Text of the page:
Glasswing butterflies do actually exist. The Glasswing butterfly, also known as Greta oto, is a remarkable species due to its transparent wings. The wings of this butterfly are unique because they reflect minimal light, allowing a wide spectrum of light to travel straight through the wing tissue, from infrared to ultraviolet. Researchers studying the butterfly’s wings have discovered that the nanostructures on the wing’s surface are completely random, with no regular size or structured distribution. As a result, when light strikes the wing’s surface, only one or two rays are reflected, while the majority of the light passes straight through the wing unobstructed.
These findings have important implications for the development of water-repellent technology. By drawing inspiration from the random nanostructure surface of the Glasswing butterfly, scientists are creating coatings for digital screens that can be viewed even in bright sunlight. Additionally, the first prototypes of this technology have indicated that this type of surface coating is both water-repellent and self-cleaning. This is a prime example of how bio-inspiration can lead to breakthroughs in technology and innovation.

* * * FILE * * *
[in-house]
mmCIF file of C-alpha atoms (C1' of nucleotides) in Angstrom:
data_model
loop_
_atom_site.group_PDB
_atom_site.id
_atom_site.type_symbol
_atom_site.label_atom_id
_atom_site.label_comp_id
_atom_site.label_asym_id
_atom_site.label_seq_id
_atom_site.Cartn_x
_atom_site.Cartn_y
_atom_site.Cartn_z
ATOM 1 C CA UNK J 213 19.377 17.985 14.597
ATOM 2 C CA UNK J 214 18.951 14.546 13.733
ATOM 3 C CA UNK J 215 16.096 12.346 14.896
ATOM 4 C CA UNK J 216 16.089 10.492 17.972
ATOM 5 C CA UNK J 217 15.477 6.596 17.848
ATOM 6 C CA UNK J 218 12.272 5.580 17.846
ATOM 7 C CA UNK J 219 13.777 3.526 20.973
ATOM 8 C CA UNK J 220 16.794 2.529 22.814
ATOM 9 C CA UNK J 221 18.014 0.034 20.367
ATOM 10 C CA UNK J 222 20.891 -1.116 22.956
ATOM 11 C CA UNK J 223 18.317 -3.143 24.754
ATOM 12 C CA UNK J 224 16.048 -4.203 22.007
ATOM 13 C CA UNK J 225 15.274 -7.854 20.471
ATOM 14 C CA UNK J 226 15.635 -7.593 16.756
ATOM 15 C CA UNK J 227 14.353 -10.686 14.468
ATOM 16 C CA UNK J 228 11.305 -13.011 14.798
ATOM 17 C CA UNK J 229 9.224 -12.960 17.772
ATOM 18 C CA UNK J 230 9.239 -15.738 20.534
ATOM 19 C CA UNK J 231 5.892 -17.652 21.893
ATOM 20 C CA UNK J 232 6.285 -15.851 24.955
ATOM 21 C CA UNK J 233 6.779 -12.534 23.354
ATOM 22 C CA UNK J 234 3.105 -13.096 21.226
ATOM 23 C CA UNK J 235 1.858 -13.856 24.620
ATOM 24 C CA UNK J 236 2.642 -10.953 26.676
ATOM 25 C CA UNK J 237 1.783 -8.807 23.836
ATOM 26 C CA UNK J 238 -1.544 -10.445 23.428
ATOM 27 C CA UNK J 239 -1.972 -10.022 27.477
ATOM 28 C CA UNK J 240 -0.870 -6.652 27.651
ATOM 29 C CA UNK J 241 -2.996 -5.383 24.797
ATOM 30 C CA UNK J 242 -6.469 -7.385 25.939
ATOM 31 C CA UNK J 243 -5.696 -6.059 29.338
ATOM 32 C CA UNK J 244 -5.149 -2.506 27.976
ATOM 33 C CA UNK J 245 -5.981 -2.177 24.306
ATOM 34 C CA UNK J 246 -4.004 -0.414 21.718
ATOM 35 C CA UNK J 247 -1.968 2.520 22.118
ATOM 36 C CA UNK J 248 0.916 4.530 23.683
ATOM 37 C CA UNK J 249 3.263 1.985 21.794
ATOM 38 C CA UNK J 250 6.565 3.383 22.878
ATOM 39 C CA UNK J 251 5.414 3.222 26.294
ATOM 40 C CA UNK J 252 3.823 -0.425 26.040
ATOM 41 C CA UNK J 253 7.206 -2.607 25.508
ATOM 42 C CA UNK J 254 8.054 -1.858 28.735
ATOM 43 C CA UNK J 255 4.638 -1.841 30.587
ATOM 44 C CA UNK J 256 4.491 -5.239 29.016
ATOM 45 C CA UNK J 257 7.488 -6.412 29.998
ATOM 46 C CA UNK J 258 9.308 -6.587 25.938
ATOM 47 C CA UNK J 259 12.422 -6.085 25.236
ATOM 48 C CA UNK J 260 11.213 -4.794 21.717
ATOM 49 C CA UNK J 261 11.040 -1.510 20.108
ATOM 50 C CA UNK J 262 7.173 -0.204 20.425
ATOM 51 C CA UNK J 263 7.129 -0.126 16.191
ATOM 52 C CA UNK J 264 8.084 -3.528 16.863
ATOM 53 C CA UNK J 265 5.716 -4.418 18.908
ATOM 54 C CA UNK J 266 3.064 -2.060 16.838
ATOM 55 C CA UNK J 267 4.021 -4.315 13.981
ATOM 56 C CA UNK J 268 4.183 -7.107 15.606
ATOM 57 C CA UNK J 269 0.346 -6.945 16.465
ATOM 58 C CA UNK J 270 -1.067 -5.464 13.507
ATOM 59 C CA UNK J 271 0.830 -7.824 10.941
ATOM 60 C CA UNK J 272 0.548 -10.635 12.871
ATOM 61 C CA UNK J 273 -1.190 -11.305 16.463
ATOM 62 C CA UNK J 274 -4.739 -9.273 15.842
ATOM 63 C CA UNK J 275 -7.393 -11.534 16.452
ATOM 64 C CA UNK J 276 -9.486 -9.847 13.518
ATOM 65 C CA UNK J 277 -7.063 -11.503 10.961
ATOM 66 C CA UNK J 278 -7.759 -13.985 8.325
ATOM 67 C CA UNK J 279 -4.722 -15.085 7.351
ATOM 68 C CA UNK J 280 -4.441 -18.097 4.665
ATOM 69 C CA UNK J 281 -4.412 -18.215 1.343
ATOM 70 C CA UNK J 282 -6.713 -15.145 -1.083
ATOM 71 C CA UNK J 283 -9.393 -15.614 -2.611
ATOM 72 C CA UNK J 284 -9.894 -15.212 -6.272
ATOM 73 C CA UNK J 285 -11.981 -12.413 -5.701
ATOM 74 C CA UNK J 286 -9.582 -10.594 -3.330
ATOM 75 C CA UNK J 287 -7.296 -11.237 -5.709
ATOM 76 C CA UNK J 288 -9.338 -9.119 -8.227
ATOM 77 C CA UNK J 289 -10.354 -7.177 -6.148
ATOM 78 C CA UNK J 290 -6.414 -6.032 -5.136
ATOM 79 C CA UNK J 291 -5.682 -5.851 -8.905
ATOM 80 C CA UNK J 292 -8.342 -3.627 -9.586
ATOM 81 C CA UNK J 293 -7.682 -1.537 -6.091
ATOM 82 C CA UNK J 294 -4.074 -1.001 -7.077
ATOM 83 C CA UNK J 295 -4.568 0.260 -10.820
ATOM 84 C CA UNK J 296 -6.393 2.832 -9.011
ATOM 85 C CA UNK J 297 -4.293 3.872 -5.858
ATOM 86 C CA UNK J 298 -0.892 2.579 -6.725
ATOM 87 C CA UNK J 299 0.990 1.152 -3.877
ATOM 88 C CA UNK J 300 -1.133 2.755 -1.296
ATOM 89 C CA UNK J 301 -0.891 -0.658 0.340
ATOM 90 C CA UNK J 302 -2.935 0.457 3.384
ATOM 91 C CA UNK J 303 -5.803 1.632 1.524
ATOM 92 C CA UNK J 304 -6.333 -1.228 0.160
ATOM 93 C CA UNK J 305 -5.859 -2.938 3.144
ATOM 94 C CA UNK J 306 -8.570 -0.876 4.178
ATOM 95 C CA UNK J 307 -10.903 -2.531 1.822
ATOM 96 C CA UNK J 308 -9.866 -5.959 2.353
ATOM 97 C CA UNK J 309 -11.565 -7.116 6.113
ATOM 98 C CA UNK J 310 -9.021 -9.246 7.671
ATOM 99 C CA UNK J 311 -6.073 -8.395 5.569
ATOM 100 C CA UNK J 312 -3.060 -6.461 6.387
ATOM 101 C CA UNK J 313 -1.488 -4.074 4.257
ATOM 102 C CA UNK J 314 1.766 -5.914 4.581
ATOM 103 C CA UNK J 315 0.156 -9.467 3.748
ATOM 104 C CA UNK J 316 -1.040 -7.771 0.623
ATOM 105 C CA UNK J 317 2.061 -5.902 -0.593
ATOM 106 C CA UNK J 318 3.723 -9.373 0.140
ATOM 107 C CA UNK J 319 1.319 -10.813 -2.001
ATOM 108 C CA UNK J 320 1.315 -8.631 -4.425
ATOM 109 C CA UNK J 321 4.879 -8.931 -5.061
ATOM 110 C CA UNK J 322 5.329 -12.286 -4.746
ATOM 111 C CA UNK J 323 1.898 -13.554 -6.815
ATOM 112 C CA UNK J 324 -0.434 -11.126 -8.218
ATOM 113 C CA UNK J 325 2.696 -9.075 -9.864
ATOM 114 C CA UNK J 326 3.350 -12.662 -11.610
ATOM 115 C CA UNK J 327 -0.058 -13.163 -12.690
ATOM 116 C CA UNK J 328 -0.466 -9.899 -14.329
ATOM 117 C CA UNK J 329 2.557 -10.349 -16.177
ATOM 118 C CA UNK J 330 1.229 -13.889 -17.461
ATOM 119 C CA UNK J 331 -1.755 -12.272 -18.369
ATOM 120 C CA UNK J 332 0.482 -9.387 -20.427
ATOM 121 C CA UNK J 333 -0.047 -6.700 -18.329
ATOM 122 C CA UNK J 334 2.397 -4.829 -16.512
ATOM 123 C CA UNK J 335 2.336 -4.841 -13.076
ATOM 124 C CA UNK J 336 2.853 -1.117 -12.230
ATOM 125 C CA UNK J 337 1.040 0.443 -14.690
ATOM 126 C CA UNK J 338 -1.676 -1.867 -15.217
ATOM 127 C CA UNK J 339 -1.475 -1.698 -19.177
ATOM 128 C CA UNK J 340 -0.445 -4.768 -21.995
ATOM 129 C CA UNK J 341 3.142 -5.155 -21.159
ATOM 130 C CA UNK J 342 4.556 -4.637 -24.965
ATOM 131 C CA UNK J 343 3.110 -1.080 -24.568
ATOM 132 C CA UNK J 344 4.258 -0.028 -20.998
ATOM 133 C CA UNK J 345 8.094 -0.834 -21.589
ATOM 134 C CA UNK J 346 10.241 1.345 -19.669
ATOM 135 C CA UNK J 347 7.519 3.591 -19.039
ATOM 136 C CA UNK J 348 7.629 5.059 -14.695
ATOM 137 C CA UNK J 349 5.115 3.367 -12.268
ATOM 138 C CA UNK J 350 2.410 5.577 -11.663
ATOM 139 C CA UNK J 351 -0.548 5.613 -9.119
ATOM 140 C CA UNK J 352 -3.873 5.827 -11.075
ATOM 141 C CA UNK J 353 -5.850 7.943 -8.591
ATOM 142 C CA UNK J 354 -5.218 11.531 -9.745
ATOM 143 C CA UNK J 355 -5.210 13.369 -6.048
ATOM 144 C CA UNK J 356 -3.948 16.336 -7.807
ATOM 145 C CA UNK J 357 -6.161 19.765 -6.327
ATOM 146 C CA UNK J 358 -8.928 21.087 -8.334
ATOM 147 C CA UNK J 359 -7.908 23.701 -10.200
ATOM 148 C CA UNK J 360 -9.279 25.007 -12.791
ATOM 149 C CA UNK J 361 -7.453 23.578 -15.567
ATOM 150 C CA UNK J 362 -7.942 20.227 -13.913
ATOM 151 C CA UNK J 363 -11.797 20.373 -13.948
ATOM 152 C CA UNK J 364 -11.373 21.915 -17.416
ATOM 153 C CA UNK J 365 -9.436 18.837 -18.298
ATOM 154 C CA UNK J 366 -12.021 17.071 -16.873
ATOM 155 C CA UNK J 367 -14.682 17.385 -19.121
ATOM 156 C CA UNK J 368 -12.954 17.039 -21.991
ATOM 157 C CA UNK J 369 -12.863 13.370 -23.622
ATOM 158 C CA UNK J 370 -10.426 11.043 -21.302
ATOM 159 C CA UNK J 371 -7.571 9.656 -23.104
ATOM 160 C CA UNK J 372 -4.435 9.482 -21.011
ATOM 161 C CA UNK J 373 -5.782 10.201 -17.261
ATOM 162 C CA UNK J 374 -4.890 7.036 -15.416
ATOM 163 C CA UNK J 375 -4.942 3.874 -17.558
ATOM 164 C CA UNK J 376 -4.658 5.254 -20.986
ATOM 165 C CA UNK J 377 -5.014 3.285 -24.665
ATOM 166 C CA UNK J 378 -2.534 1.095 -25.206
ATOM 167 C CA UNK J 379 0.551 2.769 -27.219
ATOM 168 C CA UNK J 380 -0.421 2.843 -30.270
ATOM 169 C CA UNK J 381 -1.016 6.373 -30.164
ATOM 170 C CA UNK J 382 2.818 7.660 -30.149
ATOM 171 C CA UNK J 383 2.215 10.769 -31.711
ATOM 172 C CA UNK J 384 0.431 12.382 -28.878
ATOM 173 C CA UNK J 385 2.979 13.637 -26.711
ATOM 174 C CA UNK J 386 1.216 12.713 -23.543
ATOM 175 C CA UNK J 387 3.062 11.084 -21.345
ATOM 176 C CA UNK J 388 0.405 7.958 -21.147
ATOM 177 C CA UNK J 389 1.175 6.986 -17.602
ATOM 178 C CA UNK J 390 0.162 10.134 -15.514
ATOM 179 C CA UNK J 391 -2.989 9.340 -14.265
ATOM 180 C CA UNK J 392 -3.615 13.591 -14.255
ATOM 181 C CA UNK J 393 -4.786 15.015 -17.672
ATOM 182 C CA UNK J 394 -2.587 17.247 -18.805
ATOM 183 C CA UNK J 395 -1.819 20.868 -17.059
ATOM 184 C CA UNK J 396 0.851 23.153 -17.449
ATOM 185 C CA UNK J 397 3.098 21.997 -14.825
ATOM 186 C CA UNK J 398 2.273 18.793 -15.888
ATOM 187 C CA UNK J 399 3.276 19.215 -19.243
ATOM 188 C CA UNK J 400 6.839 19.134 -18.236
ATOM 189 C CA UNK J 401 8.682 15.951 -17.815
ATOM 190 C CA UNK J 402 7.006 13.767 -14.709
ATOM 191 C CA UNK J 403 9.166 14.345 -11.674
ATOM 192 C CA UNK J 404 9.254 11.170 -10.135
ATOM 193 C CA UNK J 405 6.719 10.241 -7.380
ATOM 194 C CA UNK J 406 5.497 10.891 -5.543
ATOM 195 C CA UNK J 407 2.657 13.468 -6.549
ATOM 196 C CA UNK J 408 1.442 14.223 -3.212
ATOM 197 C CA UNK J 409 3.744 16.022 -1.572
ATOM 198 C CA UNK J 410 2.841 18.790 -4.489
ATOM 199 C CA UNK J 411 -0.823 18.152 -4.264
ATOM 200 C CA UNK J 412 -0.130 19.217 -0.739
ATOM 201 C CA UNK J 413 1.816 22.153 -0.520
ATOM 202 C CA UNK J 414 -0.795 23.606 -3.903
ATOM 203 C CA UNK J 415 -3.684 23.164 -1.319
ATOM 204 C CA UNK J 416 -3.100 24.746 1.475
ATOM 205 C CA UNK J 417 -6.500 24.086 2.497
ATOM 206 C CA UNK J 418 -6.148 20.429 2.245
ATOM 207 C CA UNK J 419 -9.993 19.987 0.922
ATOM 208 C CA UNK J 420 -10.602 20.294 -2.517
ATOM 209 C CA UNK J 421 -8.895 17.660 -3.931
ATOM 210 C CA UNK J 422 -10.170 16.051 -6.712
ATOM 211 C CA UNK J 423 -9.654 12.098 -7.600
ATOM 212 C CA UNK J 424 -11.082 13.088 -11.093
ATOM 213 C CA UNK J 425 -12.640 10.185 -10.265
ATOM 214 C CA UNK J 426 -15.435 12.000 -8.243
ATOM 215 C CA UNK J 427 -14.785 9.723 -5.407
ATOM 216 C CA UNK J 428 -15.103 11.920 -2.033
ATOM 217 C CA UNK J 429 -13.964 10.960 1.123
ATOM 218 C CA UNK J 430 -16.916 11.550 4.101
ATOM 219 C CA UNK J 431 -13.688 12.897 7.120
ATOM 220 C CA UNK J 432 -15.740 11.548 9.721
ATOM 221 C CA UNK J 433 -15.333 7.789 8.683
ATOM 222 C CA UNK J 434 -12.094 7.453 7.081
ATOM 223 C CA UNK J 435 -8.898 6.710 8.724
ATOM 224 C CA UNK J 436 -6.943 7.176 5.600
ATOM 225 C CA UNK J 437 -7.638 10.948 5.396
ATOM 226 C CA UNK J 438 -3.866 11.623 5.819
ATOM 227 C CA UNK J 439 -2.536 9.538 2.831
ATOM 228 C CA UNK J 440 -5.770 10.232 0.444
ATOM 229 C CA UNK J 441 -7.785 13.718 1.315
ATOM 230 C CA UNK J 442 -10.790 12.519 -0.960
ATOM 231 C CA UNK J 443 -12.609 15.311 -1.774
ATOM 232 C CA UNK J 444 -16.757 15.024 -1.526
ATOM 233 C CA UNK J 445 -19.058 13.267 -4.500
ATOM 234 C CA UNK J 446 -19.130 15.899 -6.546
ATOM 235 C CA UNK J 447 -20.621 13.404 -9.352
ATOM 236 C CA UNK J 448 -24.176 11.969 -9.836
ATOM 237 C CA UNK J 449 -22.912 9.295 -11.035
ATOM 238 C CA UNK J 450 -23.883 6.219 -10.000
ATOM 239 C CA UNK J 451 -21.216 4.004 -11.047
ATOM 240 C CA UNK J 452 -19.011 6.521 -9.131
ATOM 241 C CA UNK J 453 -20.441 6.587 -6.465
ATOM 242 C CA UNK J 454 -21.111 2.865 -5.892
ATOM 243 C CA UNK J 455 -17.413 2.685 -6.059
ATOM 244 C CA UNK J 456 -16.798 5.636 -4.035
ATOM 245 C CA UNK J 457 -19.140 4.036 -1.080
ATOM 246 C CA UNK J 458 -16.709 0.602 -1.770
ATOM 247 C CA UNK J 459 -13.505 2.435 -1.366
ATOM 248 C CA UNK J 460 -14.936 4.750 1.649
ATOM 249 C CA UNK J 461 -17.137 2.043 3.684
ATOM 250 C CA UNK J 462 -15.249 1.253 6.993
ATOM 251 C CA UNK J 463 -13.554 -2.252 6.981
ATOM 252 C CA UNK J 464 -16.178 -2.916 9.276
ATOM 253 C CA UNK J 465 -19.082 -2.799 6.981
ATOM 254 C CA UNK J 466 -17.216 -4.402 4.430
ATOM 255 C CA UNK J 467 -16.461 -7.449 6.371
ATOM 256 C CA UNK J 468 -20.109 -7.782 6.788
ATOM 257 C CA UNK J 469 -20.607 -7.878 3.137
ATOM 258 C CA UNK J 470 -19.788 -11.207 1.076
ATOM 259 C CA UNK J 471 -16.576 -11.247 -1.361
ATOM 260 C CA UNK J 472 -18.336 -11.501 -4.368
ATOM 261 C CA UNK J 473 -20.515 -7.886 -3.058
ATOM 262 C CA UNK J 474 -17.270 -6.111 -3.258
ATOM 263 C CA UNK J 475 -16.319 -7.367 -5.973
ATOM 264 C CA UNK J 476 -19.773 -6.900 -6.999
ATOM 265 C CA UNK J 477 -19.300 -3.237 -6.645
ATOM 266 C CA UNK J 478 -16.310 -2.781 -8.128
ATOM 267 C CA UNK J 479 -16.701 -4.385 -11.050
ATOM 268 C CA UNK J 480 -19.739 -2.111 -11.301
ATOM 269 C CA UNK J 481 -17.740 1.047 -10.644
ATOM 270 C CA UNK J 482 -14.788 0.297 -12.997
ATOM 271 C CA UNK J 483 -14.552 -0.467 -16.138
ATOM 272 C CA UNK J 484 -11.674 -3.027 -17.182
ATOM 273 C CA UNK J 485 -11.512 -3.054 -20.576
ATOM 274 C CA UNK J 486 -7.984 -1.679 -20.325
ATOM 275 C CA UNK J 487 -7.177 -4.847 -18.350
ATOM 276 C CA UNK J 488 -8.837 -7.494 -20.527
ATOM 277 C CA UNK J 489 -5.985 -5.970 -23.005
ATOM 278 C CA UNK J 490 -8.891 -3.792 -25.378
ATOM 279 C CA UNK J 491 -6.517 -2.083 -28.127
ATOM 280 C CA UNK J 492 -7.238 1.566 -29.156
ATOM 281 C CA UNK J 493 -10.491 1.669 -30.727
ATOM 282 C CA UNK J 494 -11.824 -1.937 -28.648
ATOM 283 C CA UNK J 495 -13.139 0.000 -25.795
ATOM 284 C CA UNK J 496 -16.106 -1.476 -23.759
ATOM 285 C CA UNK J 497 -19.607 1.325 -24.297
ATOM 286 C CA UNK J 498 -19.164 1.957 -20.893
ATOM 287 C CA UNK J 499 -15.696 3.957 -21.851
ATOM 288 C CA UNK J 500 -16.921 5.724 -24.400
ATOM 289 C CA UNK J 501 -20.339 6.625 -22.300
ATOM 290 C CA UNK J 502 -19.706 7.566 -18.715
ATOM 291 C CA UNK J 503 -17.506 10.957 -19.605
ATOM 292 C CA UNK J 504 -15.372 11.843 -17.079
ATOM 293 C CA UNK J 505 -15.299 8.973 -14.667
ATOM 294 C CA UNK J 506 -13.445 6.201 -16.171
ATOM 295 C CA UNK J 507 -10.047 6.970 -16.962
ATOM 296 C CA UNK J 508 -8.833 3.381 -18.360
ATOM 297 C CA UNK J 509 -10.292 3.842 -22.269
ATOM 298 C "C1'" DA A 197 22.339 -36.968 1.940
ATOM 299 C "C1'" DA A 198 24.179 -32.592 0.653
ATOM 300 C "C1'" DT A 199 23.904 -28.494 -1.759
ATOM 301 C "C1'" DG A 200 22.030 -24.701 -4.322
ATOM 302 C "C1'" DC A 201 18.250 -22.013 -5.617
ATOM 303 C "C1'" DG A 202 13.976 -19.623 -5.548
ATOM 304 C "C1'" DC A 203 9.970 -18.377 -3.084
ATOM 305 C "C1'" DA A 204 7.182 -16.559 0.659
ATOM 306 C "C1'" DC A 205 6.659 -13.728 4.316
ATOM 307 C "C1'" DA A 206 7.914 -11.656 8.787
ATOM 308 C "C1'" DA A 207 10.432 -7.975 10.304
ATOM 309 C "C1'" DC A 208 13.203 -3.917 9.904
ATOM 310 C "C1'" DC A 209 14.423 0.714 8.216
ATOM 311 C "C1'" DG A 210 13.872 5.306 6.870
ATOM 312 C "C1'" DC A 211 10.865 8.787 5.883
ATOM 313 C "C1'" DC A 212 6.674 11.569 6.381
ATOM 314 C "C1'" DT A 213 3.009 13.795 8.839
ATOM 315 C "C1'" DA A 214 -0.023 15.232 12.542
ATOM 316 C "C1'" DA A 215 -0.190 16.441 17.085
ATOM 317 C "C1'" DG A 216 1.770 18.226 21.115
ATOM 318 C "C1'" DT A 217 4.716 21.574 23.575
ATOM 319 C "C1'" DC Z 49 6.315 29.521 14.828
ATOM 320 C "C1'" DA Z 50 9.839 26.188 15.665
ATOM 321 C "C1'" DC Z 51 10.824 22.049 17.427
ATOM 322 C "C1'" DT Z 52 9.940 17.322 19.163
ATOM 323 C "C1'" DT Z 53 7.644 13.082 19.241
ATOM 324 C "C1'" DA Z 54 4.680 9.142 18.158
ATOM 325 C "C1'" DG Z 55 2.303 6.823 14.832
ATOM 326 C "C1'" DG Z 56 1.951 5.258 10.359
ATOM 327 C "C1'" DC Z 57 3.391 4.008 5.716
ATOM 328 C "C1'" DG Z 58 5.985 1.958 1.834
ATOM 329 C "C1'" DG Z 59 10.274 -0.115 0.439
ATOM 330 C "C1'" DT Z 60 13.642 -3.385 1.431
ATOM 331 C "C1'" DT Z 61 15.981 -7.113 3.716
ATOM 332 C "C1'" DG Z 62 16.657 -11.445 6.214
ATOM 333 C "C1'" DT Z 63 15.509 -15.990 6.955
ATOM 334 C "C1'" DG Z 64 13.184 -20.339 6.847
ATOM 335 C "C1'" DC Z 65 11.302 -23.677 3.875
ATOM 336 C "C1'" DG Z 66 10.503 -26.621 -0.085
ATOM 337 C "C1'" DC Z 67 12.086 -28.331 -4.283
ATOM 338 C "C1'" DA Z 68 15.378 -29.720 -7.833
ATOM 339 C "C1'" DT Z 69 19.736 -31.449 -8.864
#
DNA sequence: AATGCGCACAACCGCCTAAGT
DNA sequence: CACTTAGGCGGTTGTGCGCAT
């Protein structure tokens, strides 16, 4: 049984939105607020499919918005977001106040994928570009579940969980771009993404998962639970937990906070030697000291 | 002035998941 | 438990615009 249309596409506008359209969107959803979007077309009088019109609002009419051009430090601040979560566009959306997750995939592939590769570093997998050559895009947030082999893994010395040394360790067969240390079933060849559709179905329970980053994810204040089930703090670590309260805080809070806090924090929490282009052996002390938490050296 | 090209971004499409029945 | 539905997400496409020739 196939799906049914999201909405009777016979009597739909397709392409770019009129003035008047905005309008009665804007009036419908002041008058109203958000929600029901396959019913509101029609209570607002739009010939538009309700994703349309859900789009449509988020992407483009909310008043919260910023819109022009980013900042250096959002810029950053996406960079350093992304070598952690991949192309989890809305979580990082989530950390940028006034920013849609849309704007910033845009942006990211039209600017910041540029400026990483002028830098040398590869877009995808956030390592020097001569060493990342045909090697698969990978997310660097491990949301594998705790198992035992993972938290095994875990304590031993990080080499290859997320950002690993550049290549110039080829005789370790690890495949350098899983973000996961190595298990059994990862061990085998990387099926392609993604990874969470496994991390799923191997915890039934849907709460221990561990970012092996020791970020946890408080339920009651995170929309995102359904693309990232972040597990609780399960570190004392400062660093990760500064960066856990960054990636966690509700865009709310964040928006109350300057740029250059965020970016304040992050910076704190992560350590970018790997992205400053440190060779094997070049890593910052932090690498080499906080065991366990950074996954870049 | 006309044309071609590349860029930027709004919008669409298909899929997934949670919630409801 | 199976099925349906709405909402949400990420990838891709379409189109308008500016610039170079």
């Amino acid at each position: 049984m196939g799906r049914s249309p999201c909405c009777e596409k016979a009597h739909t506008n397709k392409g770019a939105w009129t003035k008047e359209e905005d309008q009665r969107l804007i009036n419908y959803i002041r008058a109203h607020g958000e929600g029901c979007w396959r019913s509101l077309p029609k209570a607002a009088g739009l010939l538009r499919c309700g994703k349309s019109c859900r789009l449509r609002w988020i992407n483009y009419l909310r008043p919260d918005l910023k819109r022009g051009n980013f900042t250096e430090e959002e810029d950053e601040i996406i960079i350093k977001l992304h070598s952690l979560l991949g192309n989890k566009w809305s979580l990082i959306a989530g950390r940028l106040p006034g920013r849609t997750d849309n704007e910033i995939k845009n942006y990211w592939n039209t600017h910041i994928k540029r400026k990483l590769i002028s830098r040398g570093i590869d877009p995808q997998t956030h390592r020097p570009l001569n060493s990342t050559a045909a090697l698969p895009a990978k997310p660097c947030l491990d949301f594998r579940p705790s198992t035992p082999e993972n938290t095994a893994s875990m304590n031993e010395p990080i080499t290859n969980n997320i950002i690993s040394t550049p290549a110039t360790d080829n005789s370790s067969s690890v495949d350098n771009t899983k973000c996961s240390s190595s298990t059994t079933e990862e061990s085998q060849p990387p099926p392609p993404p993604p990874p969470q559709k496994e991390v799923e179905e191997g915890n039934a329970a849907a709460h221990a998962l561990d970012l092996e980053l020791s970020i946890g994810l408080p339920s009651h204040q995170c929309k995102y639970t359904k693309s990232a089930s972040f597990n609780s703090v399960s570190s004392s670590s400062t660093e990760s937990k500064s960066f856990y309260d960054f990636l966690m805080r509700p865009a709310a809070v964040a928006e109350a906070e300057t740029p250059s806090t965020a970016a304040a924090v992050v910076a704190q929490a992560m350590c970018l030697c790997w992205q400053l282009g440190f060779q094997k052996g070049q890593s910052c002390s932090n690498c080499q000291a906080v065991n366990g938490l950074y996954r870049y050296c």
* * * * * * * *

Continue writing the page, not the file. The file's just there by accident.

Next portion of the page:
The Cithaerias Aura butterfly stores energy in tiny, transparent scales on its wings called “photonic crystal cells.” These cells are made up of thin layers of chitin, a protein found in insect exoskeletons, and air pockets. When sunlight passes through these layers, it creates a physical effect called “photonic bandgap,” which traps the light and converts it into energy.
The energy is then stored in the form of high-energy electrons within the chitin layers, similar to how solar panels store energy in photovoltaic cells. The butterfly can use this stored energy to power its muscles during flight, and also to regulate its body temperature and other metabolic processes.
By studying the mechanisms behind the Cithaerias Aura butterfly’s energy storage, scientists have gained insights into how to improve the efficiency of solar energy capture and storage technologies. Mimicking the butterfly’s photonic crystal cells, researchers have developed new materials for use in solar panels that can more efficiently capture and store solar energy, making solar power a more viable and sustainable energy source for the future.